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Cane and Able: #17 Two Thousand Pounds

Discussion in 'BoM Blogs' started by 8people, Dec 16, 2010.

  1. 8people

    8people 8 is just another way of looking at infinite ★ SPS Account Holder Adored Veteran

    Apr 20, 2002
    Likes Received:
    I found a programme online called 'Dore' it's for neurodiverse conditions (Aspergers, ADHD, Dyspraxia and Dyslexia) It's a series of excersizes to do to increase cerebellum activity. The 'Little Brain' is primarily involved in motor control and major cognitive functions (attention span, linguistic development, etc)

    The programme claimes to be less than £5 a day, yet in the FAQ the full cost is listed as £2,034 for six to eighteen months paid in installments or £1,925 if paid in one go at your initial assessment. You can also pay £455 to be assessed but not take part in the programme...

    But my main concern is if this is such an effective thing and all the people on the team are qualified medical professionals (Apart from the ICT guys) then why isn't this subsidised by the NHS? Estimates of Aspies, people with ADHD and other developmental difficulties vary greatly in states of employment. Most are left in undesireable occupations and underperforming due to their varied range of problems (Some medical professionals will even advocate preventing ND patients from working instead opting to send them into long term care.)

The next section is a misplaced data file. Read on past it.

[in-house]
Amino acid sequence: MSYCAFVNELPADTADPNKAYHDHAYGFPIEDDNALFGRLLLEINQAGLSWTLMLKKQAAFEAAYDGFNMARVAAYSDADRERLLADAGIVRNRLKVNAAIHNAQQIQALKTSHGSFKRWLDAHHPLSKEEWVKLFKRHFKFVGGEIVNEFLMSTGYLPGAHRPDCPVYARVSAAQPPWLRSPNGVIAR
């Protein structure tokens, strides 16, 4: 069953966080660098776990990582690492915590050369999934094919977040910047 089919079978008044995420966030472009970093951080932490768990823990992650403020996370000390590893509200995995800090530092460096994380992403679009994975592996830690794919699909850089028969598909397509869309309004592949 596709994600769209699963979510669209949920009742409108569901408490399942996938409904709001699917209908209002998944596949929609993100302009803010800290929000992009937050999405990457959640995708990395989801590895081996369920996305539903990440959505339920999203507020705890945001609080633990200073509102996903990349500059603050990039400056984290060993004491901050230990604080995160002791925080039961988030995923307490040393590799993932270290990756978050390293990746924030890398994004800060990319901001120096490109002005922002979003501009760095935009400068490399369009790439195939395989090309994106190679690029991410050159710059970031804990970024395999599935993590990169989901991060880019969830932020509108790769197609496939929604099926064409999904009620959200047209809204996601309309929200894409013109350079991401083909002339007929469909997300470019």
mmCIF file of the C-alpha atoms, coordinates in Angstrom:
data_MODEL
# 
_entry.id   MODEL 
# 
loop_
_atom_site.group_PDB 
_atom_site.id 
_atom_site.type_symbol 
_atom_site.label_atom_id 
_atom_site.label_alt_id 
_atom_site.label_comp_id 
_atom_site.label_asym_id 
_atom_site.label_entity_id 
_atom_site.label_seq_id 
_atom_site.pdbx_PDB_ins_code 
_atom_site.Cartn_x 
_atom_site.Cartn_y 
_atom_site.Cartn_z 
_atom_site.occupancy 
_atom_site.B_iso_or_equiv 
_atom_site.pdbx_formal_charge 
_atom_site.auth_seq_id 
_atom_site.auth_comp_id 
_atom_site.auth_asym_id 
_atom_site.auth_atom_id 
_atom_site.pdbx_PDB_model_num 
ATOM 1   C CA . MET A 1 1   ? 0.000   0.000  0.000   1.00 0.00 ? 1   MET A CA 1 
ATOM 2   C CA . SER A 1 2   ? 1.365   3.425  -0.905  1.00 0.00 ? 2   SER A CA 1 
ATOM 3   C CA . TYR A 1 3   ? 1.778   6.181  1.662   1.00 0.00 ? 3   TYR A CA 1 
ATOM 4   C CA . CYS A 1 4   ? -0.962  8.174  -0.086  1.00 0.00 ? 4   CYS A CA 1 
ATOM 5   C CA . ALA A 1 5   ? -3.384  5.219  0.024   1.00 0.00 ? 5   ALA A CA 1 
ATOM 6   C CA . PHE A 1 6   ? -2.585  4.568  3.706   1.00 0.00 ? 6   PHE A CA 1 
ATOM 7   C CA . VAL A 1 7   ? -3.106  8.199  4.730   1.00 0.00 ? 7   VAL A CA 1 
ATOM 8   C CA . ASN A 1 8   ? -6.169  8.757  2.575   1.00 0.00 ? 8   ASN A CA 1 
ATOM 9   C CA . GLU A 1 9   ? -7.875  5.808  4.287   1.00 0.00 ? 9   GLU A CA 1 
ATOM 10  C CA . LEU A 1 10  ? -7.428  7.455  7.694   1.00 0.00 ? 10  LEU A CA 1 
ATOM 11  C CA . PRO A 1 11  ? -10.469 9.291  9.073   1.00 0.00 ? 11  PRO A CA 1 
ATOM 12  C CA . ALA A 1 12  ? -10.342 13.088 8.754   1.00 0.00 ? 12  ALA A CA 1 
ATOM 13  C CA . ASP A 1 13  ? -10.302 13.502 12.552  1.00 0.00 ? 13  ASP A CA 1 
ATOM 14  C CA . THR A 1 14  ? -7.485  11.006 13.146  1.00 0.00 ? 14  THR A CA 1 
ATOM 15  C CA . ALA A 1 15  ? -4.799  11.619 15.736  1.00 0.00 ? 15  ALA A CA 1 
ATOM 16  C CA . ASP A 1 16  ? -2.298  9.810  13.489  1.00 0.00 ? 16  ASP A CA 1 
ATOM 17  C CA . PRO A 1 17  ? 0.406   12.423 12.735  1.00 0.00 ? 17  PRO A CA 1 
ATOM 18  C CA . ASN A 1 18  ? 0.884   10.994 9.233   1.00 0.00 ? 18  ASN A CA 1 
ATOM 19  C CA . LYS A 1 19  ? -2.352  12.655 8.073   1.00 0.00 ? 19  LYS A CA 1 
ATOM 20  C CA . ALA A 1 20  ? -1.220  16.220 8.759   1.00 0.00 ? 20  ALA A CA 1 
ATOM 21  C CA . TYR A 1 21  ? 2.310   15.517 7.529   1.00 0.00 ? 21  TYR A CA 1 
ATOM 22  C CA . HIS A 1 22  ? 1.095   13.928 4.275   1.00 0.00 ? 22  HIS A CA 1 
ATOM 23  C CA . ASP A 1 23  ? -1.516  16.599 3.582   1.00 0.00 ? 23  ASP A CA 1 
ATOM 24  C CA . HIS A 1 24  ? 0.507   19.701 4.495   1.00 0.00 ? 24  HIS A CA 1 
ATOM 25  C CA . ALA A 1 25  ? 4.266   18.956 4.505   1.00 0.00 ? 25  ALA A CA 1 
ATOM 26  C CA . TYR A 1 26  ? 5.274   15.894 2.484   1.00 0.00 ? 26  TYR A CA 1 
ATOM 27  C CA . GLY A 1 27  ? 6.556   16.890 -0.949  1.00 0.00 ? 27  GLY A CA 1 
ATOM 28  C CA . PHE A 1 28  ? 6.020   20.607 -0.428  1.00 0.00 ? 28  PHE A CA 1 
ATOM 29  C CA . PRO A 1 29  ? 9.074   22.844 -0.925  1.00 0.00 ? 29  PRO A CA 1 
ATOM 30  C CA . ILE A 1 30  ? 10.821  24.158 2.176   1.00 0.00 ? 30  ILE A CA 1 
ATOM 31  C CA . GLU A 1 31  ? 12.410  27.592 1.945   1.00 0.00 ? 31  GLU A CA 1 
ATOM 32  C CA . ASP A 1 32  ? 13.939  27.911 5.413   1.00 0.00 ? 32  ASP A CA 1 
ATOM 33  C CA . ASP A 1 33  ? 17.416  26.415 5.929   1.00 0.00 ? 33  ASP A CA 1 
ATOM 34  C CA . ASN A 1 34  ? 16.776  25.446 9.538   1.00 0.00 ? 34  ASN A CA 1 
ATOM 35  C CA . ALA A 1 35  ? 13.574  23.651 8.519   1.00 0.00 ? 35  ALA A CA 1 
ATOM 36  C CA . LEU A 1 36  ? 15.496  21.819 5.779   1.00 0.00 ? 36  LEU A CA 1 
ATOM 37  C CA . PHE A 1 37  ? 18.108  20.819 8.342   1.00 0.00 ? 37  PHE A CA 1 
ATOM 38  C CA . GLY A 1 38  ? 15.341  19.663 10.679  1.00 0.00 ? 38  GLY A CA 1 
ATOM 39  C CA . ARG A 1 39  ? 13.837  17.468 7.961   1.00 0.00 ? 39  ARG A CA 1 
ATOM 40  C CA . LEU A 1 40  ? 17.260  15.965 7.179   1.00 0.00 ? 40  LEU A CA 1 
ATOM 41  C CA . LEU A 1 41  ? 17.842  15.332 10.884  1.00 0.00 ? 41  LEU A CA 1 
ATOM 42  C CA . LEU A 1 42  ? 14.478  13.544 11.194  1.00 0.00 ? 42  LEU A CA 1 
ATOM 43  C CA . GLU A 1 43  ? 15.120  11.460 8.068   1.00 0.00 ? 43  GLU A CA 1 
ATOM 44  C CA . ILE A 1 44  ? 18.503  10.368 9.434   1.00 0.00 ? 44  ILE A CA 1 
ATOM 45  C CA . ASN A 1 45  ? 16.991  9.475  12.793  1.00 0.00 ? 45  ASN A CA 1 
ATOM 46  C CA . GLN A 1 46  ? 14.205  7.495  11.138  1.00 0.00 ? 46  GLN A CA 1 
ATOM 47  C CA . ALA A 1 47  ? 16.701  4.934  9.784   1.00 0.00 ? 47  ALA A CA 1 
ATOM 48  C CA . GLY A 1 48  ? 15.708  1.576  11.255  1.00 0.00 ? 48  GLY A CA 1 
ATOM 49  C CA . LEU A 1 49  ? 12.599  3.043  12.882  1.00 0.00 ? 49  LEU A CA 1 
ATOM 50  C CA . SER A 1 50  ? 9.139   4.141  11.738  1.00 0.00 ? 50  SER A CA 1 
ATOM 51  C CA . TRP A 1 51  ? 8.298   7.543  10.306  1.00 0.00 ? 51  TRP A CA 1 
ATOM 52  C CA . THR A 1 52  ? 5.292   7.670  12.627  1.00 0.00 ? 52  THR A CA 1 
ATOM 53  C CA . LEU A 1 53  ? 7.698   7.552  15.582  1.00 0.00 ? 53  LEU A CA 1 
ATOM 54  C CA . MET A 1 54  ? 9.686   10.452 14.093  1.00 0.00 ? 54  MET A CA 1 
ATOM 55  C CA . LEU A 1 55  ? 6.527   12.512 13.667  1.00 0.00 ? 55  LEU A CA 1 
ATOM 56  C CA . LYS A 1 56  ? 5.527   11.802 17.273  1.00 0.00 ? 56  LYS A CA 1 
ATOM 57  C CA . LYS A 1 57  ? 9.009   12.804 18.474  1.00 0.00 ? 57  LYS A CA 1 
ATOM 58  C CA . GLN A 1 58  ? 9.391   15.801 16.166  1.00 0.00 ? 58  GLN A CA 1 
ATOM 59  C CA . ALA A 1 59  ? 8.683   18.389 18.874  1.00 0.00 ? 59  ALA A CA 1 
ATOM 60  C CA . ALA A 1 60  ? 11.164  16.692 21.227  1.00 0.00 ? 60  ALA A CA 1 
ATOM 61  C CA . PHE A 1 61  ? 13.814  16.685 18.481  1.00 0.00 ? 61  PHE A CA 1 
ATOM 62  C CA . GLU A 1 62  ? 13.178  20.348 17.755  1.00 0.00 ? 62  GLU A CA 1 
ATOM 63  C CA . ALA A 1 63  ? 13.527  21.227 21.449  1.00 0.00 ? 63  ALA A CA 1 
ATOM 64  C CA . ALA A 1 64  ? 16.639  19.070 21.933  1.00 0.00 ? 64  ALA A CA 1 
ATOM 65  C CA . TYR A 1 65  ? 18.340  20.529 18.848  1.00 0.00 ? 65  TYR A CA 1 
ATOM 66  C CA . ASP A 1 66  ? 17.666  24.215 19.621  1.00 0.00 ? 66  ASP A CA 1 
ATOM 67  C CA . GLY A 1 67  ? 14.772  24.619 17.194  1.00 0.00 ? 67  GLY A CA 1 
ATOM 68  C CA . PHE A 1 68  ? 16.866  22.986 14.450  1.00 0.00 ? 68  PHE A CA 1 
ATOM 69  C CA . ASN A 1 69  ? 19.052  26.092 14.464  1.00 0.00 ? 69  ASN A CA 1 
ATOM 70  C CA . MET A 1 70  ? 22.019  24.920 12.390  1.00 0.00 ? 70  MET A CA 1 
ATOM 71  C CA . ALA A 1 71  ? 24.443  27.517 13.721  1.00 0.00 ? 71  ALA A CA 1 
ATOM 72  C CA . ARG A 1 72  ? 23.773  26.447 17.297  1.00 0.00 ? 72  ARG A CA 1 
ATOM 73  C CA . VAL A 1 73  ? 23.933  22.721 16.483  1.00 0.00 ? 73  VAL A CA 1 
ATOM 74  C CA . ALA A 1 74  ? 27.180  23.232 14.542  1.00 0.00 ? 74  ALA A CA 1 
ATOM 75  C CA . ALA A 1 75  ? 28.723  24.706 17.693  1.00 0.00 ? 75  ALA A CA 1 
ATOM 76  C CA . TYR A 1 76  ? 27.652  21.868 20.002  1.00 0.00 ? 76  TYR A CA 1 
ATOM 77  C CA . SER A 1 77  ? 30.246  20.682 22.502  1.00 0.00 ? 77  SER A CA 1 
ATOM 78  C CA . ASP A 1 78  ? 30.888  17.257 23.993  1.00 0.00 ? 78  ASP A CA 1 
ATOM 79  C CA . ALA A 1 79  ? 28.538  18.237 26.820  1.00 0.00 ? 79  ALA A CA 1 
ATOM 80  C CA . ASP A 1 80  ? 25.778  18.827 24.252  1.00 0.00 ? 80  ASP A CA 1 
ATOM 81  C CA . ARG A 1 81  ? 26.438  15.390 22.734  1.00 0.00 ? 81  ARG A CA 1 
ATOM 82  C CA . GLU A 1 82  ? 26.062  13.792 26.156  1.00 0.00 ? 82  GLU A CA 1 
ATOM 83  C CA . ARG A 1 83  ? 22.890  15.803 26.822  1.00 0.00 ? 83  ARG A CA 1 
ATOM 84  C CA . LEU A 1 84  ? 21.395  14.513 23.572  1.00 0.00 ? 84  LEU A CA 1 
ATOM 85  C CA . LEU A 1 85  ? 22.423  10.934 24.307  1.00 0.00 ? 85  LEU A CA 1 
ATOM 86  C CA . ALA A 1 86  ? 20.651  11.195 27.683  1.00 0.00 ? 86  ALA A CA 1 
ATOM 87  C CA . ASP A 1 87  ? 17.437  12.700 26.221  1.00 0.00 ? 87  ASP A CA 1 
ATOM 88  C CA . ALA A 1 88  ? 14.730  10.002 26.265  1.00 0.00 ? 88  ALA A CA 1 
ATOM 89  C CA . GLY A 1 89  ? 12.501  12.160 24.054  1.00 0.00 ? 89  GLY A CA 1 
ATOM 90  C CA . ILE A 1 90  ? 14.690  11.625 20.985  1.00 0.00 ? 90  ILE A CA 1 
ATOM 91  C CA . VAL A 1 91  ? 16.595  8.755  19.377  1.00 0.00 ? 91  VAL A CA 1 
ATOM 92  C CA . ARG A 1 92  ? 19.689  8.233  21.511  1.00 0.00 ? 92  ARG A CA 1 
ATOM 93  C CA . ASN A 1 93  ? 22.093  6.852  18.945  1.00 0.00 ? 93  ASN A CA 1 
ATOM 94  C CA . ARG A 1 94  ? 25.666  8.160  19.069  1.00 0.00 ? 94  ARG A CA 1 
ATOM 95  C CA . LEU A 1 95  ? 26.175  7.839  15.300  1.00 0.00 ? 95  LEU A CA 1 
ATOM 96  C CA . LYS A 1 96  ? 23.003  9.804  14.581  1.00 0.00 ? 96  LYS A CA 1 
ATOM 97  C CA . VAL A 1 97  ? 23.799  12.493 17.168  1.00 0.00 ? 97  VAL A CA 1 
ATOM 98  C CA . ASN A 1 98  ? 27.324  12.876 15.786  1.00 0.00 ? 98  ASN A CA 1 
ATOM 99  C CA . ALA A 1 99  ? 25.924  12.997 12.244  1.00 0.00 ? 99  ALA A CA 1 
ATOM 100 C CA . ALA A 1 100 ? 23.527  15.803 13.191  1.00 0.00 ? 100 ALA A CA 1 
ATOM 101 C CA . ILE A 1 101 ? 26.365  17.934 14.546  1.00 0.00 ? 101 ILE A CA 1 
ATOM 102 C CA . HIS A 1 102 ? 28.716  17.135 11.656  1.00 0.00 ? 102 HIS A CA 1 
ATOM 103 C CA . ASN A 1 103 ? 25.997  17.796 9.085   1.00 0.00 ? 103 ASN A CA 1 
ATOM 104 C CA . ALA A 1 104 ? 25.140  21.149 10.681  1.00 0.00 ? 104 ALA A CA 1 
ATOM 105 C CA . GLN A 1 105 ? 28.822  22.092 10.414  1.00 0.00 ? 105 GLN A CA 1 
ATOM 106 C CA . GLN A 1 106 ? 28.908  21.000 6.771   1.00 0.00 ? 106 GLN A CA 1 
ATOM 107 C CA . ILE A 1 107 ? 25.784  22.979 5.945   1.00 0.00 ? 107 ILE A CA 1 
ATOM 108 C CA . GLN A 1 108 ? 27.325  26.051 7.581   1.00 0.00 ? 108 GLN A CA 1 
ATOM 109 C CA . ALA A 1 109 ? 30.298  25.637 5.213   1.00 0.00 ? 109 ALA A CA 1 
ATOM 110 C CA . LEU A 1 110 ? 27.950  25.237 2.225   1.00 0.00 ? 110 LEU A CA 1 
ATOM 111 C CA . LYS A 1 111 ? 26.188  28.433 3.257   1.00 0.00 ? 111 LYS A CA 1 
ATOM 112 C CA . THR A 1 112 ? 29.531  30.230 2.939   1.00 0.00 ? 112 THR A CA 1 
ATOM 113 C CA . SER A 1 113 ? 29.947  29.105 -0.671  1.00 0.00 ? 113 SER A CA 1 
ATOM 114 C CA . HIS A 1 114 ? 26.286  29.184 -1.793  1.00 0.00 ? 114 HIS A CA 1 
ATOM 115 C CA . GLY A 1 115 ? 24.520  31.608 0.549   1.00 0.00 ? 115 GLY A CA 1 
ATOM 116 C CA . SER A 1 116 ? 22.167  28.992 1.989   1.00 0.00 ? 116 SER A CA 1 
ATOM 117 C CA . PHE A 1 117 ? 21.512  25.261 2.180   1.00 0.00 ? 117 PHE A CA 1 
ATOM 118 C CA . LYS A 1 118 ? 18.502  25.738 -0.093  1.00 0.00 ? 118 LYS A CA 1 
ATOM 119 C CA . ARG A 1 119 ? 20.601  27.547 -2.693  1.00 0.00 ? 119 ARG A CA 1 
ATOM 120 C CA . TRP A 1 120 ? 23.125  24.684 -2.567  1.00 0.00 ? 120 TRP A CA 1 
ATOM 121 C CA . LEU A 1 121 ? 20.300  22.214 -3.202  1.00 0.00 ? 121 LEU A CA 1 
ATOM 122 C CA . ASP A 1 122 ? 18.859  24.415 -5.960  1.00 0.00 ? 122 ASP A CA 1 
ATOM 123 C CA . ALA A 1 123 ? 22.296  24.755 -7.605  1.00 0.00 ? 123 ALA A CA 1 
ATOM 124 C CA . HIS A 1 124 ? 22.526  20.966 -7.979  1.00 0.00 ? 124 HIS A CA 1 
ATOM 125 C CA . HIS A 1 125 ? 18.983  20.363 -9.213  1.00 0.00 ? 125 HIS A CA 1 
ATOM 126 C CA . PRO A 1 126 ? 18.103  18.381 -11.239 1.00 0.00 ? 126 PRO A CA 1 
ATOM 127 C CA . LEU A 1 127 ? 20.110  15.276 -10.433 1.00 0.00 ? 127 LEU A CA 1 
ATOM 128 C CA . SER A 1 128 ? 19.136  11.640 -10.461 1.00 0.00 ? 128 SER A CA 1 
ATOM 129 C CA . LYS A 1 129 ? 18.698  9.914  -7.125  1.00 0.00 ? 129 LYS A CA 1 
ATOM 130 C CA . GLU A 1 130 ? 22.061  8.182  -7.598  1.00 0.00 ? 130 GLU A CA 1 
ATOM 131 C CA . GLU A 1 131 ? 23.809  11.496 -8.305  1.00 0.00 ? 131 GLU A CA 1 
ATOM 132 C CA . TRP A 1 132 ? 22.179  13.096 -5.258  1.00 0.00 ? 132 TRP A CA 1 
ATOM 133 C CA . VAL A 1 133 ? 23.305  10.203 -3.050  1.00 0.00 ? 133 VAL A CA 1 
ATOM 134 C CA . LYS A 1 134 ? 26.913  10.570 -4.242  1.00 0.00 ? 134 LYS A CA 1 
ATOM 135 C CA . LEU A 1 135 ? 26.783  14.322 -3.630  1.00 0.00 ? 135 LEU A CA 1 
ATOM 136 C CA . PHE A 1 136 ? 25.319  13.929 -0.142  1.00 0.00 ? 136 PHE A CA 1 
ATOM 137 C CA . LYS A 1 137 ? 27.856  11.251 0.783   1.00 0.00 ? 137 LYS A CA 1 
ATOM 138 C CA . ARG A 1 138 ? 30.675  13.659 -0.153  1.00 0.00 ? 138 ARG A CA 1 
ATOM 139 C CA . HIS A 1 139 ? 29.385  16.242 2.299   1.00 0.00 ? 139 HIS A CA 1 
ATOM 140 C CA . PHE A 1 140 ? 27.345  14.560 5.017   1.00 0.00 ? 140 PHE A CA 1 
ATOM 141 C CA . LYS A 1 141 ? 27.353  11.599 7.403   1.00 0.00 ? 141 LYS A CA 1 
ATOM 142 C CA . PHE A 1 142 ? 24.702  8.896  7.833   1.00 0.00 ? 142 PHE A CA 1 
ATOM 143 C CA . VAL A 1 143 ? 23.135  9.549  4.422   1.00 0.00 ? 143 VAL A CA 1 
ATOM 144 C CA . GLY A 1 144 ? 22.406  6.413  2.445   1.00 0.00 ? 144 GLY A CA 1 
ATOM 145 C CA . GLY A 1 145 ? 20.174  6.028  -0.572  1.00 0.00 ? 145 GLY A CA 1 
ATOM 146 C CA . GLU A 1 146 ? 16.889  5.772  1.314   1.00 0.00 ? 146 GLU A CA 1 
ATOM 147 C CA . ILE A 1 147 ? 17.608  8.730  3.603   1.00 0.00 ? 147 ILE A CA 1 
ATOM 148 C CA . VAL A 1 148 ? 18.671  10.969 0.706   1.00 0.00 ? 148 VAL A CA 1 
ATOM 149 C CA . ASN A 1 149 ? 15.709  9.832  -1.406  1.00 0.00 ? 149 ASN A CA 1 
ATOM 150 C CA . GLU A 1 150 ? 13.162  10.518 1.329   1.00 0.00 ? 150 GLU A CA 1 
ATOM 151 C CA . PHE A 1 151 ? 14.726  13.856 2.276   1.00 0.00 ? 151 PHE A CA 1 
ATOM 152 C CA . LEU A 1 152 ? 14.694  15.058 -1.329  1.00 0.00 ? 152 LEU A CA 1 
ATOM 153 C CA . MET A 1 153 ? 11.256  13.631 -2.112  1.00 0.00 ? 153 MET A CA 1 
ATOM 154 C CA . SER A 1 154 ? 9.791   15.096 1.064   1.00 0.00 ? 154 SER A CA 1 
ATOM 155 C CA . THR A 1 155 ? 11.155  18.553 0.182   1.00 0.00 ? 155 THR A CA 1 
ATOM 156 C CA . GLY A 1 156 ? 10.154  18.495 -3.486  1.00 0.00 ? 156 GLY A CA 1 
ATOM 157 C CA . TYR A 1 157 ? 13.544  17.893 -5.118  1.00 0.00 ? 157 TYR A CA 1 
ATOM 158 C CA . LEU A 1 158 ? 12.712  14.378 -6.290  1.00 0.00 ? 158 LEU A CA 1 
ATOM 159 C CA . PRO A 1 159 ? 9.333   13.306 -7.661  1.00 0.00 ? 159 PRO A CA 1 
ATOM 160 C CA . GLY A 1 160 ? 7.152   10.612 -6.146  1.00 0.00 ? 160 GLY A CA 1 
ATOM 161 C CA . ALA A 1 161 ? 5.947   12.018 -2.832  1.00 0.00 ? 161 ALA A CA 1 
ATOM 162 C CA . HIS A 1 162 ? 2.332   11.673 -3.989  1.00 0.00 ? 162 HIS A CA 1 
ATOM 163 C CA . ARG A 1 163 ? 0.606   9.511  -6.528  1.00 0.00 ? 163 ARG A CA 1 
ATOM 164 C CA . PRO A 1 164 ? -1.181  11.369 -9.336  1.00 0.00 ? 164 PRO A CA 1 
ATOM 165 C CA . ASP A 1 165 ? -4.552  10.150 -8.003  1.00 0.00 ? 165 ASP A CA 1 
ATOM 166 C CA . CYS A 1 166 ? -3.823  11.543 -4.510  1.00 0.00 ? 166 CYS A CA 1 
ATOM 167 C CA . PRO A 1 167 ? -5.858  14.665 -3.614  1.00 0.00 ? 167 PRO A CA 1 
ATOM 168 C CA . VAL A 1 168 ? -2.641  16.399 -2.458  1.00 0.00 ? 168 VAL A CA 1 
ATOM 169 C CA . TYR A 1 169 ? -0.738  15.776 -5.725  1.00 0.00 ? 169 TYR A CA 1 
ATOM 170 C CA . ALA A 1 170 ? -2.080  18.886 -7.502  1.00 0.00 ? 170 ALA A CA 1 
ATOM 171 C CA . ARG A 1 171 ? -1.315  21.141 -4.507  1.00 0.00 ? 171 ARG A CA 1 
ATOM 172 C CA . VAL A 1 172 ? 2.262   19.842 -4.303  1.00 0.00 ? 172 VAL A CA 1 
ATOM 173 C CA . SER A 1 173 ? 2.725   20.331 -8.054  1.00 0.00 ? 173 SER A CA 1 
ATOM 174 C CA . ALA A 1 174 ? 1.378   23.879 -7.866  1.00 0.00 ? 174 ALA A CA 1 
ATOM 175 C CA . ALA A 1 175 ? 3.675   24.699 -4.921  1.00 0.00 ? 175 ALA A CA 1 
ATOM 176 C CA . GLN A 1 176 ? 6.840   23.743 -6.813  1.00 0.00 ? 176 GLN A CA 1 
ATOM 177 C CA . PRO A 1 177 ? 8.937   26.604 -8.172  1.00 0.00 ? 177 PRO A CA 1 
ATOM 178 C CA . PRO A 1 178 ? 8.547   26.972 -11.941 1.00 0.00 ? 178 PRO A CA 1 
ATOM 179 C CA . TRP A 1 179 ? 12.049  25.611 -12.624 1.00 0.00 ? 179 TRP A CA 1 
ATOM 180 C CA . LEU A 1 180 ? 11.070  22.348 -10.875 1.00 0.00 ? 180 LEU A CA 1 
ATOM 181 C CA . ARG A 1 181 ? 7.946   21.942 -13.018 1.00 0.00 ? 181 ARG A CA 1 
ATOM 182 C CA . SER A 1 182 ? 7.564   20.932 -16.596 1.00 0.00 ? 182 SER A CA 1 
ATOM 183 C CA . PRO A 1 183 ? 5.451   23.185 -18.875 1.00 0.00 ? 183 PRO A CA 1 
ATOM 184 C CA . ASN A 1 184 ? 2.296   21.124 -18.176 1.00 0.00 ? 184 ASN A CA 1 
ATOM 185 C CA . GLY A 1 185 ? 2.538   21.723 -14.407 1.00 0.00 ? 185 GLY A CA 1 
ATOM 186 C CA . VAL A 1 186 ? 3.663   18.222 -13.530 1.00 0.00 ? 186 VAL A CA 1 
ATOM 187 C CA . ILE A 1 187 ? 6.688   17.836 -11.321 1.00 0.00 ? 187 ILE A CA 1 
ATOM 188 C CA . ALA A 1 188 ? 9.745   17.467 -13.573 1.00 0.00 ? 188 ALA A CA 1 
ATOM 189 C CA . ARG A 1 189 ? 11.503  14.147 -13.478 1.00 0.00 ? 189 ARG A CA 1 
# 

After my initial diagnosis of Aspergers it was then a case of within the NHS "Right, lets show you how to behave normally" it was essentially a couple of years teaching you how to lie and look at people even if you didn't like it. Nothing about understanding how things were different to you, no indication of even how things were wrong with you medically - just they you were wrong and it was the burden upon society to teach you how to function at least like a teenager. You're on your own after that.

    In terms of the economy and from a societal point of view isn't it in the interest of the government of ensuring programmes like this are accessable and made available? They're determined enough to write off neurodiverse conditions as a problem for teachers only, as if the conditions magically disappear after you leave school. There should at least be something like this that empowers the person WITH the condition to take control of some aspects of it. Too often the alternatives provided are a case of denying there is a problem or making the child behave properly without regard for their emotional and mental wellbeing.
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